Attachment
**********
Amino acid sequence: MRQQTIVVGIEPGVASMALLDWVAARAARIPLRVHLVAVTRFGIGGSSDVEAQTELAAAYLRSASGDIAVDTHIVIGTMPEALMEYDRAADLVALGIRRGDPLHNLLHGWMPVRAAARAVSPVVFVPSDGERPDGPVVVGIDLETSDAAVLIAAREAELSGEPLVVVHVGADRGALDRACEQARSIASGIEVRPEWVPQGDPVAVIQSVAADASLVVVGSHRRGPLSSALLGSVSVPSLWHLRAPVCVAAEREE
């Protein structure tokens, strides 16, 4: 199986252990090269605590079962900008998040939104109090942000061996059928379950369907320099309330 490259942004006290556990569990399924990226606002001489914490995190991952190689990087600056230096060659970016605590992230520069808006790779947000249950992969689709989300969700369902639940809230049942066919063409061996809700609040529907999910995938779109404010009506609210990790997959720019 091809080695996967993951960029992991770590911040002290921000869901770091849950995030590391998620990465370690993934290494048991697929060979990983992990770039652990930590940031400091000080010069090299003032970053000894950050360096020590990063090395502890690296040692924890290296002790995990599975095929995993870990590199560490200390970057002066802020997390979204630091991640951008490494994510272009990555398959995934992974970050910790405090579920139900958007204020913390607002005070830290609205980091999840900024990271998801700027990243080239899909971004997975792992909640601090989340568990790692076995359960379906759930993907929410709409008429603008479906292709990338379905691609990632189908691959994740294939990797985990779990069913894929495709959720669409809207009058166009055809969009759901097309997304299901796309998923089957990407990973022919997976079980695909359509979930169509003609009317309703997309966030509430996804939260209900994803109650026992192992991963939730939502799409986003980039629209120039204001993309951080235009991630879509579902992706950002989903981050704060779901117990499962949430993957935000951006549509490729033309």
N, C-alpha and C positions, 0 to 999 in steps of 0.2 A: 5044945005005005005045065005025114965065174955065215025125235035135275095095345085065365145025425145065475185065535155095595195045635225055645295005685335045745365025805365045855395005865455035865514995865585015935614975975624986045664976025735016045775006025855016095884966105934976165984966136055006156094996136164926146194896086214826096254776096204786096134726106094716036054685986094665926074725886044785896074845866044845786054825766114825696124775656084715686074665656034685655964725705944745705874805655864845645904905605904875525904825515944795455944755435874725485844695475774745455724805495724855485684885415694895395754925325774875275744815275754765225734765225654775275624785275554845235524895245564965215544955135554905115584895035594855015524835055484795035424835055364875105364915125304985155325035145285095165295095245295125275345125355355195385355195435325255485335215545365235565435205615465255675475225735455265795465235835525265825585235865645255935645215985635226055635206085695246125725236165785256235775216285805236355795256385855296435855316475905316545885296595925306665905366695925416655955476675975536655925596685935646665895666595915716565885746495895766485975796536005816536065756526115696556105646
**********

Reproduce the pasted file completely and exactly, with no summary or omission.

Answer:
Amino acid sequence: MRQQTIVVGIEPGVASMALLDWVAARAARIPLRVHLVAVTRFGIGGSSDVEAQTELAAAYLRSASGDIAVDTHIVIGTMPEALMEYDRAADLVALGIRRGDPLHNLLHGWMPVRAAARAVSPVVFVPSDGERPDGPVVVGIDLETSDAAVLIAAREAELSGEPLVVVHVGADRGALDRACEQARSIASGIEVRPEWVPQGDPVAVIQSVAADASLVVVGSHRRGPLSSALLGSVSVPSLWHLRAPVCVAAEREE
């Protein structure tokens, strides 16, 4: 199986252990090269605590079962900008998040939104109090942000061996059928379950369907320099309330 490259942004006290556990569990399924990226606002001489914490995190991952190689990087600056230096060659970016605590992230520069808006790779947000249950992969689709989300969700369902639940809230049942066919063409061996809700609040529907999910995938779109404010009506609210990790997959720019 091809080695996967993951960029992991770590911040002290921000869901770091849950995030590391998620990465370690993934290494048991697929060979990983992990770039652990930590940031400091000080010069090299003032970053000894950050360096020590990063090395502890690296040692924890290296002790995990599975095929995993870990590199560490200390970057002066802020997390979204630091991640951008490494994510272009990555398959995934992974970050910790405090579920139900958007204020913390607002005070830290609205980091999840900024990271998801700027990243080239899909971004997975792992909640601090989340568990790692076995359960379906759930993907929410709409008429603008479906292709990338379905691609990632189908691959994740294939990797985990779990069913894929495709959720669409809207009058166009055809969009759901097309997304299901796309998923089957990407990973022919997976079980695909359509979930169509003609009317309703997309966030509430996804939260209900994803109650026992192992991963939730939502799409986003980039629209120039204001993309951080235009991630879509579902992706950002989903981050704060779901117990499962949430993957935000951006549509490729033309």
N, C-alpha and C positions, 0 to 999 in steps of 0.2 A: 5044945005005005005045065005025114965065174955065215025125235035135275095095345085065365145025425145065475185065535155095595195045635225055645295005685335045745365025805365045855395005865455035865514995865585015935614975975624986045664976025735016045775006025855016095884966105934976165984966136055006156094996136164926146194896086214826096254776096204786096134726106094716036054685986094665926074725886044785896074845866044845786054825766114825696124775656084715686074665656034685655964725705944745705874805655864845645904905605904875525904825515944795455944755435874725485844695475774745455724805495724855485684885415694895395754925325774875275744815275754765225734765225654775275624785275554845235524895245564965215544955135554905115584895035594855015524835055484795035424835055364875105364915125304985155325035145285095165295095245295125275345125355355195385355195435325255485335215545365235565435205615465255675475225735455265795465235835525265825585235865645255935645215985635226055635206085695246125725236165785256235775216285805236355795256385855296435855316475905316545885296595925306665905366695925416655955476675975536655925596685935646665895666595915716565885746495895766485975796536005816536065756526115696556105646